Smart employers respond to every harassment and discrimination complaint and follow up even if they believe there was nothing to the complaint. But some employers ignore this simple advice and choose to blow off employee complaints instead of logging them, investigating and making a determination about what happened. That’s a huge mistake.
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Here’s a tip if you are revising your employee handbook: When it comes to discipline, make sure you give yourself some flexibility to deal with unusual circumstances. For example, if you want to use progressive discipline, be sure to account for the rare situations that may warrant immediate suspension or discharge.
If your organization is unionized and operates under a collective bargaining agreement that calls for progressive discipline, think twice before automatically firing an employee you believe has sexually harassed other employees. Unless your contract specifies discharge for a first harassment offense, you may have to follow your progressive discipline program.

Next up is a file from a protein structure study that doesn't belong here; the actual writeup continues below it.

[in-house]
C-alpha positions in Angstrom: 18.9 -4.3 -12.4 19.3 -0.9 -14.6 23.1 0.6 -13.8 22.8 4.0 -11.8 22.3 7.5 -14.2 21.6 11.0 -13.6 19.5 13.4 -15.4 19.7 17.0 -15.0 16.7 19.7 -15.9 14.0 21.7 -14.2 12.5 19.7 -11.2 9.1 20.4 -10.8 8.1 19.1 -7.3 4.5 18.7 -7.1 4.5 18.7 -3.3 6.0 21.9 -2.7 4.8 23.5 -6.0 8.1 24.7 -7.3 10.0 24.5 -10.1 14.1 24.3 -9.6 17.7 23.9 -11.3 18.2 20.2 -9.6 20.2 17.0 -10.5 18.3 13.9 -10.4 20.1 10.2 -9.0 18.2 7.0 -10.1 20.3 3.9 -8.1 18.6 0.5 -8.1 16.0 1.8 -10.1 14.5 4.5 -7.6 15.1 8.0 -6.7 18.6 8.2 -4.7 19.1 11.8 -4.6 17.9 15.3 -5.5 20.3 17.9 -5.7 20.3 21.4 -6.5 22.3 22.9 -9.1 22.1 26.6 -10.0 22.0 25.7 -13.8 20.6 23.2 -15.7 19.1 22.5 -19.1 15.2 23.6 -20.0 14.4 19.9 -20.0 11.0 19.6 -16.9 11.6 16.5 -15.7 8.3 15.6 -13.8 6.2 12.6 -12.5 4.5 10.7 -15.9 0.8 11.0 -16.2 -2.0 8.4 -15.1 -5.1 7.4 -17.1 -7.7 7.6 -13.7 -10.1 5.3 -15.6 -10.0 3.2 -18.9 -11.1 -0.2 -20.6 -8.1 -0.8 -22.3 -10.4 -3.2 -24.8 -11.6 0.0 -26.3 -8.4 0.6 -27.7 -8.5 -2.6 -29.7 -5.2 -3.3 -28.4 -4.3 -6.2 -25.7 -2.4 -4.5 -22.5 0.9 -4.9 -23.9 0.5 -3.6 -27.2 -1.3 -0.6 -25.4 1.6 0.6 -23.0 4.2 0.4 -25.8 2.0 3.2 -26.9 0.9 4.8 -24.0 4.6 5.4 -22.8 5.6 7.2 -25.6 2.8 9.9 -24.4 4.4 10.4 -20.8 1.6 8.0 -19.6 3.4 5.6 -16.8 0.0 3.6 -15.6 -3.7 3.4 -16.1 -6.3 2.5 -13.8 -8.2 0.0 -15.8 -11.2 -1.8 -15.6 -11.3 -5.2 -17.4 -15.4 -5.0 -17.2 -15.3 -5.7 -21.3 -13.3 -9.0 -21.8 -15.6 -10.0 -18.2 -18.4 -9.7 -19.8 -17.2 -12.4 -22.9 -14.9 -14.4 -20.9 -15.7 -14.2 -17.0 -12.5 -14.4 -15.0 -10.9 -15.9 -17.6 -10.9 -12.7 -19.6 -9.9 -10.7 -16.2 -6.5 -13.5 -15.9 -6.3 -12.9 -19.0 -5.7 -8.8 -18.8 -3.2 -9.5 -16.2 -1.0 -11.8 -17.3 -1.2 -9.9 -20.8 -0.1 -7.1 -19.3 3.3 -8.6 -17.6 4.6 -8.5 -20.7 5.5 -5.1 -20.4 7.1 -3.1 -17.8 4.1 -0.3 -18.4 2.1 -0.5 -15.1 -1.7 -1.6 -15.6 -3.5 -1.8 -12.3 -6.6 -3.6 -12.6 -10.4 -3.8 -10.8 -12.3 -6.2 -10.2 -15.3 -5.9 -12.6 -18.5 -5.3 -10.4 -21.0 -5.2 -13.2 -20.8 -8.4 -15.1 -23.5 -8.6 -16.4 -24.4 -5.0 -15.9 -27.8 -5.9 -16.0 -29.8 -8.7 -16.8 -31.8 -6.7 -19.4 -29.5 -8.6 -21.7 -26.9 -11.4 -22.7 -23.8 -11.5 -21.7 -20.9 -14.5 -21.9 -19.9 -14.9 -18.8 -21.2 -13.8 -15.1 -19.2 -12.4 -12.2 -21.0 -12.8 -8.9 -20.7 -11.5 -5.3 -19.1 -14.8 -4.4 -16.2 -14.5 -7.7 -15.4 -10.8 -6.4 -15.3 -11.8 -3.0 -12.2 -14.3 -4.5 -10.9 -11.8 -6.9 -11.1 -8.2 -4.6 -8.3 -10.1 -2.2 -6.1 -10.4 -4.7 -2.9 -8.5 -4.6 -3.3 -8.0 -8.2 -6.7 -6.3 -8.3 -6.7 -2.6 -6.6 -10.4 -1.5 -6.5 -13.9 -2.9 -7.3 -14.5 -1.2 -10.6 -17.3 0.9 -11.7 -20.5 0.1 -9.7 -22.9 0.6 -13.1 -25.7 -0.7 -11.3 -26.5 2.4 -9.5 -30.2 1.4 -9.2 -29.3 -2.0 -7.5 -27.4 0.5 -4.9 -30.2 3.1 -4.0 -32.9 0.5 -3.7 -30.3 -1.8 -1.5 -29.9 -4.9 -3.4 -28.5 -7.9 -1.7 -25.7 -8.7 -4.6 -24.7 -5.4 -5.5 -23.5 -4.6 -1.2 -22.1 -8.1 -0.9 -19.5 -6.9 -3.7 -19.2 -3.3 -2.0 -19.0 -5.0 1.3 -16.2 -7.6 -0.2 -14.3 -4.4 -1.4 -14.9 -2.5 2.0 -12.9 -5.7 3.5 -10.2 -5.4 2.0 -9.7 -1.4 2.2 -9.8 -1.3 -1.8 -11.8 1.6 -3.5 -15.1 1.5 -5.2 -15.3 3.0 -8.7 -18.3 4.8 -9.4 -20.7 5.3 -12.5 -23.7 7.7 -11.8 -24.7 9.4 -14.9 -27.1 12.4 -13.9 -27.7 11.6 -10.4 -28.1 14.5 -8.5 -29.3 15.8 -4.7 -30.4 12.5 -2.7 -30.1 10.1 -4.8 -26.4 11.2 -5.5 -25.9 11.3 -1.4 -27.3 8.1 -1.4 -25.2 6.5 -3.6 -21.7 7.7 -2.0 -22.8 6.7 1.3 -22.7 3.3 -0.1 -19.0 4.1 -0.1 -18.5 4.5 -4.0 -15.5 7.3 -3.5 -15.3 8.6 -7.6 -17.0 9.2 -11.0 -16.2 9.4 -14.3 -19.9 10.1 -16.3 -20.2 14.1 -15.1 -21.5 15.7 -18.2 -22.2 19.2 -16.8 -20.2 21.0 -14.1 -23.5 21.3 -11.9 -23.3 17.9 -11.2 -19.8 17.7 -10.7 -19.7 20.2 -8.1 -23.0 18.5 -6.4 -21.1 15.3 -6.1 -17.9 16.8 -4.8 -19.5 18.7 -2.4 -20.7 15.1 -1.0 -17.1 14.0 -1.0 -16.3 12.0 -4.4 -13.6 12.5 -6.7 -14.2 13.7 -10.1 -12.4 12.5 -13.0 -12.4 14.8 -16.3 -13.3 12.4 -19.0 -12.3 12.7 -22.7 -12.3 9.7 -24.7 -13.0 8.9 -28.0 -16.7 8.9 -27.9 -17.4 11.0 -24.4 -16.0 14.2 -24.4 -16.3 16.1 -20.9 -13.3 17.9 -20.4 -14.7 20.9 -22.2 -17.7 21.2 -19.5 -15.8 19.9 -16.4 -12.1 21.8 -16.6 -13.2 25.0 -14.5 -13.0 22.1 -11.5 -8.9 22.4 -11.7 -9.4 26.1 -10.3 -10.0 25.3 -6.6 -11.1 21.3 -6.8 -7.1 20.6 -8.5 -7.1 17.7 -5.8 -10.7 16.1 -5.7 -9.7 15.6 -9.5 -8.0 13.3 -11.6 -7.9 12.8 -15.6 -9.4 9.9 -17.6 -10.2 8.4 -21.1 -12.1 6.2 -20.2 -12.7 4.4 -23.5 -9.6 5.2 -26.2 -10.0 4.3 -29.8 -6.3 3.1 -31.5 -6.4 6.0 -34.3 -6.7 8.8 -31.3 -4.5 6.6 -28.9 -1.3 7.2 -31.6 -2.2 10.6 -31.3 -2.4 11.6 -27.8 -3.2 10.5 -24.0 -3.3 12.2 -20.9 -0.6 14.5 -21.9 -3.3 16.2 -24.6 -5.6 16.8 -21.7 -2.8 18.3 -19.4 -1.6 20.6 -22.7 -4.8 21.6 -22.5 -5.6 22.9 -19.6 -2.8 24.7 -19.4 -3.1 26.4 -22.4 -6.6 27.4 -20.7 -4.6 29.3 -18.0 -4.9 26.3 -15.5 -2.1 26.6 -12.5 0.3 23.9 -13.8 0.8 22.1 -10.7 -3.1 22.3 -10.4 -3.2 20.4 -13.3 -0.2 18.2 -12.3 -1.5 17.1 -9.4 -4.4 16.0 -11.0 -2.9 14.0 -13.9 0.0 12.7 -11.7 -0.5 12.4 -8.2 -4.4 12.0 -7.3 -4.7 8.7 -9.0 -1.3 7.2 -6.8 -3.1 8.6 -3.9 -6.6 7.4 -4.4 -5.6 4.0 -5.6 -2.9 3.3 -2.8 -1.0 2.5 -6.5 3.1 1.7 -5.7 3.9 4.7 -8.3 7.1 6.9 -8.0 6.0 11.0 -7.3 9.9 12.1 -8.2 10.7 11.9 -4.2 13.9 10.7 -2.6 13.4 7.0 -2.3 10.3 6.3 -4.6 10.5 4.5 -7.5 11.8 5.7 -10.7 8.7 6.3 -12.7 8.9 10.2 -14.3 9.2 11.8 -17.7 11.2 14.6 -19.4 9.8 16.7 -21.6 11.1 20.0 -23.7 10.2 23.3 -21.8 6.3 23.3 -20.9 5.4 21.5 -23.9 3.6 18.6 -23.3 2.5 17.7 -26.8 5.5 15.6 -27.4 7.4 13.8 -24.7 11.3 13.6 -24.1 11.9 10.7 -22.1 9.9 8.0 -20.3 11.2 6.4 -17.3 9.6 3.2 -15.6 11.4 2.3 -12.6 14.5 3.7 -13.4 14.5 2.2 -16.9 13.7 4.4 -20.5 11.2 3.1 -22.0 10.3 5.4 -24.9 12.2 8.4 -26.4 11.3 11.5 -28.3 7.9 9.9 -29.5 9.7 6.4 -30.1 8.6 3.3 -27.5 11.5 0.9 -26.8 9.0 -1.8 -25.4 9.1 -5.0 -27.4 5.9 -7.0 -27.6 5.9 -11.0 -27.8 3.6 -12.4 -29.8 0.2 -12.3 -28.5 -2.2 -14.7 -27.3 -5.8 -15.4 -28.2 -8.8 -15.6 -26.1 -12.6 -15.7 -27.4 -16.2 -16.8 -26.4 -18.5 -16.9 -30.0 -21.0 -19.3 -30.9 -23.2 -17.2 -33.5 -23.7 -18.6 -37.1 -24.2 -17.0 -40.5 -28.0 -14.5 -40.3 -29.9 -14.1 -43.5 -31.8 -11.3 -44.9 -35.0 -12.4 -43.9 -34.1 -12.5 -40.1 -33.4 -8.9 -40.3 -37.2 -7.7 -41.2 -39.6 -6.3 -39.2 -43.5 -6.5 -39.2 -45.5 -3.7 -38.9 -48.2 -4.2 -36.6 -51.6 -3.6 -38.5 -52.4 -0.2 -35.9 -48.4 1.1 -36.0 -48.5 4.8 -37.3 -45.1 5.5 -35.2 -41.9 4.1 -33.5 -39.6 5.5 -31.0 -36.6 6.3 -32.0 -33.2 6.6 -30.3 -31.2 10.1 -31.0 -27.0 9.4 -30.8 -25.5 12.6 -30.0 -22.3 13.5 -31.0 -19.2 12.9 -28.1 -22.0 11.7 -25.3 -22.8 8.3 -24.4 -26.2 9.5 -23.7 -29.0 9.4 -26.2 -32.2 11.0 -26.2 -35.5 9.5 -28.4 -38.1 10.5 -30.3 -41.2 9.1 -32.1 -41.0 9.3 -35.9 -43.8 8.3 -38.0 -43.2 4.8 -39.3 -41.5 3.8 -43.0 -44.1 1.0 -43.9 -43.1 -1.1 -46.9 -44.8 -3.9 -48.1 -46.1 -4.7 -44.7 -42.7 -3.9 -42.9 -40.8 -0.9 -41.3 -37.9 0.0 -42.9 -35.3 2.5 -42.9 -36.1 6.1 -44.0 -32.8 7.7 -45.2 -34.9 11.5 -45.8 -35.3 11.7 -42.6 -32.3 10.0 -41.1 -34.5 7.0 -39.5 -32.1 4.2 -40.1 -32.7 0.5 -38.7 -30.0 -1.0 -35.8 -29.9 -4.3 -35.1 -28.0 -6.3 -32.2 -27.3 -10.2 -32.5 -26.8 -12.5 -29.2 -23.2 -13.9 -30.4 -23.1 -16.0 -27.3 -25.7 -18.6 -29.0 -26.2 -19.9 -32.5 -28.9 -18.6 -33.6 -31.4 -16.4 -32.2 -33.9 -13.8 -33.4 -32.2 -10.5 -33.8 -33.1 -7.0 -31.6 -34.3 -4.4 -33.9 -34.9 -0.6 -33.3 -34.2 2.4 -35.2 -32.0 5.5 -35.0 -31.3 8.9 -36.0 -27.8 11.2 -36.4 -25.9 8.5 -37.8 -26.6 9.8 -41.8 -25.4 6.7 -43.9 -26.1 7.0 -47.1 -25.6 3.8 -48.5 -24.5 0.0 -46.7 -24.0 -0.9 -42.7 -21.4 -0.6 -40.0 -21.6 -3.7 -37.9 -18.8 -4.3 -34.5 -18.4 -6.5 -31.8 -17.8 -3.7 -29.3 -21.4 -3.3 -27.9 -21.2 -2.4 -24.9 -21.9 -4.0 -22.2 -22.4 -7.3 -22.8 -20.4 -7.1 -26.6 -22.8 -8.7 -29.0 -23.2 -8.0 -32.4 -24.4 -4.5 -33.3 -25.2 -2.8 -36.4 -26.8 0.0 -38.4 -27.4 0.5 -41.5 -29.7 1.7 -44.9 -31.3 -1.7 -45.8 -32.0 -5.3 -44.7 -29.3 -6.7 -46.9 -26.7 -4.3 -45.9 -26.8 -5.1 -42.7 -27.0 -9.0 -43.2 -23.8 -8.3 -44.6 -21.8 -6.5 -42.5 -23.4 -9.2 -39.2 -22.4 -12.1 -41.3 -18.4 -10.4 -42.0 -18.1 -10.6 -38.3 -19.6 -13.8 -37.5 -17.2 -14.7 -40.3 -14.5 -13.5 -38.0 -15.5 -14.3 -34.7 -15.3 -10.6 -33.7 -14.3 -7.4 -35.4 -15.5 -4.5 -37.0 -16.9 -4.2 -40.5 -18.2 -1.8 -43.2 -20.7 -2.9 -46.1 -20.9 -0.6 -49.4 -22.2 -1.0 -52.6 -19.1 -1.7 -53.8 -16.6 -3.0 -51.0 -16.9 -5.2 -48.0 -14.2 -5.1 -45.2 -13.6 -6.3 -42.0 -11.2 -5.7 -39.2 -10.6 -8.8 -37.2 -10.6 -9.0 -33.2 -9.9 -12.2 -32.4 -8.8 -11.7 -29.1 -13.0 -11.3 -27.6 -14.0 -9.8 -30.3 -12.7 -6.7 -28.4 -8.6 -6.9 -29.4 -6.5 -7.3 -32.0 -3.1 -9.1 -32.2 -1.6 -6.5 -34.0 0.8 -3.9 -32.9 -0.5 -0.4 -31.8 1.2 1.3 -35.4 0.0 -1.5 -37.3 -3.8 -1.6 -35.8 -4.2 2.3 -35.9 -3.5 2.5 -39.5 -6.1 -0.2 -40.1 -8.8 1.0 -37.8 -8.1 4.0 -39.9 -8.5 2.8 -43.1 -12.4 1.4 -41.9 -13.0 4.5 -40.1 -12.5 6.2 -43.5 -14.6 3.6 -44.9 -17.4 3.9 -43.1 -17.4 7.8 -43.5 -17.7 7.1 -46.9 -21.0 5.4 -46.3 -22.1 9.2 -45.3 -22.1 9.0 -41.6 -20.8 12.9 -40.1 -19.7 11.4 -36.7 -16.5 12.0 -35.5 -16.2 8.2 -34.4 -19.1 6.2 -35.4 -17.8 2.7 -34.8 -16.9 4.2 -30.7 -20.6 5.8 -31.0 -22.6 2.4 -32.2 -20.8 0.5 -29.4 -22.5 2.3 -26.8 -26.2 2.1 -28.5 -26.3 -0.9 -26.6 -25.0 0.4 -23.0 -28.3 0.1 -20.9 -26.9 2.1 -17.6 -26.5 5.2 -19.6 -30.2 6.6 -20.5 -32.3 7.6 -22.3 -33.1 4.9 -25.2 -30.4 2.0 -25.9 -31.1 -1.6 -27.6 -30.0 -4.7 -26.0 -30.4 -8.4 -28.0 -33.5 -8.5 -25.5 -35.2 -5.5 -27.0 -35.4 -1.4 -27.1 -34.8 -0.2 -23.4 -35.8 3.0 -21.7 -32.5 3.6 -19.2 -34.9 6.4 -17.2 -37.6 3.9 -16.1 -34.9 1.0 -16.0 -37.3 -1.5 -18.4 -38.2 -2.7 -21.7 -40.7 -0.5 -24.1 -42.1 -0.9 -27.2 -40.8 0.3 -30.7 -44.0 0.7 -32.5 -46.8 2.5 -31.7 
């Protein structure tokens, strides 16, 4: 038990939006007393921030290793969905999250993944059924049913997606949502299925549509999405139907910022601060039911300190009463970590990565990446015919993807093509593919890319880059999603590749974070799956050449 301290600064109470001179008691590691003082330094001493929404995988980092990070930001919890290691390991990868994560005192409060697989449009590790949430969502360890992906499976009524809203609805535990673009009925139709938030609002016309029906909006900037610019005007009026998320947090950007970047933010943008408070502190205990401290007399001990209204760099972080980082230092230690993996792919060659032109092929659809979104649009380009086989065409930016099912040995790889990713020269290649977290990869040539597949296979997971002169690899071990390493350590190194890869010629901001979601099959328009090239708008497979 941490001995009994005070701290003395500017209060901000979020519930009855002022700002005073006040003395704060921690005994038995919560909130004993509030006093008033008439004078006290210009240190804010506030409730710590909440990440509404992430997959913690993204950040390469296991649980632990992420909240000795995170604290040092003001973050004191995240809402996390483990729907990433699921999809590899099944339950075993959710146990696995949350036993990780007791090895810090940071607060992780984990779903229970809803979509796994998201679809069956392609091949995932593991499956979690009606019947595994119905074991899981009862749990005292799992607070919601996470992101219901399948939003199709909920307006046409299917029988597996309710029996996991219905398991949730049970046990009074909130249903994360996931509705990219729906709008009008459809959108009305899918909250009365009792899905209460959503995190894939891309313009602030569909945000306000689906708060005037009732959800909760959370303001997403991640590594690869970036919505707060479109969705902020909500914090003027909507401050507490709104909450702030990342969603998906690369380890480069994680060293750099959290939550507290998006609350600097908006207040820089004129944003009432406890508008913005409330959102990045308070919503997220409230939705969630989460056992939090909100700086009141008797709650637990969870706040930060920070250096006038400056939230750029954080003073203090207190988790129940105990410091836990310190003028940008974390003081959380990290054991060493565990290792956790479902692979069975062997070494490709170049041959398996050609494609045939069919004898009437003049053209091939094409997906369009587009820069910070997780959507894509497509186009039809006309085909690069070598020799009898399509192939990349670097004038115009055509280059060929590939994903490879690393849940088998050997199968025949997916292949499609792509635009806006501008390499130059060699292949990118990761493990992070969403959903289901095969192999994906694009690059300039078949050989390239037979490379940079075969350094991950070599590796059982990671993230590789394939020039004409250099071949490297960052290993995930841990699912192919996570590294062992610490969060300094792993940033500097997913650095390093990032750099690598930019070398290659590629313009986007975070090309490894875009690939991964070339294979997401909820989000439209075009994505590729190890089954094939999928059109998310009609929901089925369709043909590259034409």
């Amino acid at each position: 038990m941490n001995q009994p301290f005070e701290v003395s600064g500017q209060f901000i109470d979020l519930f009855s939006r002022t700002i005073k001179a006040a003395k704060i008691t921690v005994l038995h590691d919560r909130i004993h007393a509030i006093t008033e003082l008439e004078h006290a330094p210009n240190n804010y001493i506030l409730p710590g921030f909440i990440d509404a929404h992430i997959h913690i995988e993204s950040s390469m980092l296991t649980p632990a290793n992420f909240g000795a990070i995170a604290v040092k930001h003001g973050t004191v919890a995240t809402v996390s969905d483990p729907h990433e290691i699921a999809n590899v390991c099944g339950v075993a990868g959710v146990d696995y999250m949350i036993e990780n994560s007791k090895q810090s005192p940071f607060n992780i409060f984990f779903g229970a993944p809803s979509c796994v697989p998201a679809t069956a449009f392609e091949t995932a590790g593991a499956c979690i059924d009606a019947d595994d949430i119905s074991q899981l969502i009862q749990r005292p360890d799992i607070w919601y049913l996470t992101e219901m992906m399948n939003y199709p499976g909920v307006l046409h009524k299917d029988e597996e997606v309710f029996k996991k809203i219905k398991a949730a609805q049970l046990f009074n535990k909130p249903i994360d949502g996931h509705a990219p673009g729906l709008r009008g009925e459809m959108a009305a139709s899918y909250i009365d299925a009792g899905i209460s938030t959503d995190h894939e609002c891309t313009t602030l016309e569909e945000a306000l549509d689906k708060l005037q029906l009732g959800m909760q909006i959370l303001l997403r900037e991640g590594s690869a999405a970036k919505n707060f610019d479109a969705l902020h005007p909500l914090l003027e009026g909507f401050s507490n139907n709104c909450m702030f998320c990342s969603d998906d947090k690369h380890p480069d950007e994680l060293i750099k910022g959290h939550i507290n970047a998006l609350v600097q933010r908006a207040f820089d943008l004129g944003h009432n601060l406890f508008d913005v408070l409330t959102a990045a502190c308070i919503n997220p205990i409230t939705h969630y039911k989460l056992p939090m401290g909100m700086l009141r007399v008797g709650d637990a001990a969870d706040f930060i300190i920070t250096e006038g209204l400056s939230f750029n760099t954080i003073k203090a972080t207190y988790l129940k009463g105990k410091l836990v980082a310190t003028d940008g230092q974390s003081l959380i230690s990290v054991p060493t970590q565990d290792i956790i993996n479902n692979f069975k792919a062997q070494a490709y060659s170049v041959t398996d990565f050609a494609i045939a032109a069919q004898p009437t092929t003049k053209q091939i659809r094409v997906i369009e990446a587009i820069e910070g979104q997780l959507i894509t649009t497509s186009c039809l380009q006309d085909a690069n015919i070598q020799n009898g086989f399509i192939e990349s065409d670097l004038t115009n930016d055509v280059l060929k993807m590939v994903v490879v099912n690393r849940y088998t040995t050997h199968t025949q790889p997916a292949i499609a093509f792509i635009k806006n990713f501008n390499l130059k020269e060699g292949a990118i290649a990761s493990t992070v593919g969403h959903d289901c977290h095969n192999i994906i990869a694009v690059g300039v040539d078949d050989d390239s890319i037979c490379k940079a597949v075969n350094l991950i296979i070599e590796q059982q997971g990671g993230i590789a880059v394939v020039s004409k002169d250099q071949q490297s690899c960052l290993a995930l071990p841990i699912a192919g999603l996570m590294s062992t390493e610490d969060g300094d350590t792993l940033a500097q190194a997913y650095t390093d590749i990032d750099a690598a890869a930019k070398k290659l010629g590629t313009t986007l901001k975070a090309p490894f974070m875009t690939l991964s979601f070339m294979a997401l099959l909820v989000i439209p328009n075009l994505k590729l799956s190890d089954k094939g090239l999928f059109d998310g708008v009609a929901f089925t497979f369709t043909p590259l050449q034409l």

Your progressive discipline probably gives you some flexibility to hand out different punishment, depending on the seriousness of the employee misconduct. As a practical matter, that means you must decide whether what one employee does is more serious than another’s similar transgression. Make sure you’re able to explain why one offense was worse than another and deserved harsher punishment.
The New Jersey Supreme Court has handed disgruntled employees a big weapon to use against their employers. The court ruled that Joyce Quinlan was within her rights to photocopy company documents—some of which were confidential—to use in a lawsuit against Curtiss-Wright, the aerospace company where she once served as executive director of human resources.